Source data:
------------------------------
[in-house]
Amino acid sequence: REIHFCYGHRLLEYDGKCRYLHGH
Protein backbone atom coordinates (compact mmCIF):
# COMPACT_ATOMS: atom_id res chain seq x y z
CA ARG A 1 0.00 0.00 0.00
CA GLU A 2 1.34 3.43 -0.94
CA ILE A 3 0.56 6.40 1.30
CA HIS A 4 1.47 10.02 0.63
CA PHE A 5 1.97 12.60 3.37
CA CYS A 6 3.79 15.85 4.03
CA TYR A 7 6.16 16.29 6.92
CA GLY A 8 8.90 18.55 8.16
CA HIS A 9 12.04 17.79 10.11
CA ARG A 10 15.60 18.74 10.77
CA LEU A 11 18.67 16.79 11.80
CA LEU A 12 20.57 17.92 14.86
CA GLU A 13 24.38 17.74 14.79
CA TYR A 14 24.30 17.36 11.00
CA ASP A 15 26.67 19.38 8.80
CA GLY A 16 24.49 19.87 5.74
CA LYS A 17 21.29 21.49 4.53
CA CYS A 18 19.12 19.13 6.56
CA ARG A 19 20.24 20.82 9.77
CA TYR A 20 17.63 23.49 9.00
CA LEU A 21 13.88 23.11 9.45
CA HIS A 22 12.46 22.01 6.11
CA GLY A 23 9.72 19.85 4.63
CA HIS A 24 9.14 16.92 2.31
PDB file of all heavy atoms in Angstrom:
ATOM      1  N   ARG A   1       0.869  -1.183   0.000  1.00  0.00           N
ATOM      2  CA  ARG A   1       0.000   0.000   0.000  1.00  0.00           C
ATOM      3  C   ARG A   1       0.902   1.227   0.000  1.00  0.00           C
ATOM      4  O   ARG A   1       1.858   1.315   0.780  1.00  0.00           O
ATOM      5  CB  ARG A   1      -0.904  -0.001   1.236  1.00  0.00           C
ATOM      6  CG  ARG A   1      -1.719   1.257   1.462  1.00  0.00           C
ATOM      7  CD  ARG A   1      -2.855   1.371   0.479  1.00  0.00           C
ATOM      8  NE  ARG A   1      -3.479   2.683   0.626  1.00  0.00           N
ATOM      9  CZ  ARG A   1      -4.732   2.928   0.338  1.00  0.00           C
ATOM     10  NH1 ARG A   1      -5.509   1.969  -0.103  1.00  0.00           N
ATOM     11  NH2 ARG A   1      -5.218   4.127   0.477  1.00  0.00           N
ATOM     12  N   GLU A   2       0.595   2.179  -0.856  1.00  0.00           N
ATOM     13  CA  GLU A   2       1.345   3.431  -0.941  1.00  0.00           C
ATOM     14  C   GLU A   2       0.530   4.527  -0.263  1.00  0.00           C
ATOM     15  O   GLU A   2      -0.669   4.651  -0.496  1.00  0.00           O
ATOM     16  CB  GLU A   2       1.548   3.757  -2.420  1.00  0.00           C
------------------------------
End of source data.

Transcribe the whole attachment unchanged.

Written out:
[in-house]
Amino acid sequence: REIHFCYGHRLLEYDGKCRYLHGH
Protein backbone atom coordinates (compact mmCIF):
# COMPACT_ATOMS: atom_id res chain seq x y z
CA ARG A 1 0.00 0.00 0.00
CA GLU A 2 1.34 3.43 -0.94
CA ILE A 3 0.56 6.40 1.30
CA HIS A 4 1.47 10.02 0.63
CA PHE A 5 1.97 12.60 3.37
CA CYS A 6 3.79 15.85 4.03
CA TYR A 7 6.16 16.29 6.92
CA GLY A 8 8.90 18.55 8.16
CA HIS A 9 12.04 17.79 10.11
CA ARG A 10 15.60 18.74 10.77
CA LEU A 11 18.67 16.79 11.80
CA LEU A 12 20.57 17.92 14.86
CA GLU A 13 24.38 17.74 14.79
CA TYR A 14 24.30 17.36 11.00
CA ASP A 15 26.67 19.38 8.80
CA GLY A 16 24.49 19.87 5.74
CA LYS A 17 21.29 21.49 4.53
CA CYS A 18 19.12 19.13 6.56
CA ARG A 19 20.24 20.82 9.77
CA TYR A 20 17.63 23.49 9.00
CA LEU A 21 13.88 23.11 9.45
CA HIS A 22 12.46 22.01 6.11
CA GLY A 23 9.72 19.85 4.63
CA HIS A 24 9.14 16.92 2.31
PDB file of all heavy atoms in Angstrom:
ATOM      1  N   ARG A   1       0.869  -1.183   0.000  1.00  0.00           N
ATOM      2  CA  ARG A   1       0.000   0.000   0.000  1.00  0.00           C
ATOM      3  C   ARG A   1       0.902   1.227   0.000  1.00  0.00           C
ATOM      4  O   ARG A   1       1.858   1.315   0.780  1.00  0.00           O
ATOM      5  CB  ARG A   1      -0.904  -0.001   1.236  1.00  0.00           C
ATOM      6  CG  ARG A   1      -1.719   1.257   1.462  1.00  0.00           C
ATOM      7  CD  ARG A   1      -2.855   1.371   0.479  1.00  0.00           C
ATOM      8  NE  ARG A   1      -3.479   2.683   0.626  1.00  0.00           N
ATOM      9  CZ  ARG A   1      -4.732   2.928   0.338  1.00  0.00           C
ATOM     10  NH1 ARG A   1      -5.509   1.969  -0.103  1.00  0.00           N
ATOM     11  NH2 ARG A   1      -5.218   4.127   0.477  1.00  0.00           N
ATOM     12  N   GLU A   2       0.595   2.179  -0.856  1.00  0.00           N
ATOM     13  CA  GLU A   2       1.345   3.431  -0.941  1.00  0.00           C
ATOM     14  C   GLU A   2       0.530   4.527  -0.263  1.00  0.00           C
ATOM     15  O   GLU A   2      -0.669   4.651  -0.496  1.00  0.00           O
ATOM     16  CB  GLU A   2       1.548   3.757  -2.420  1.00  0.00           C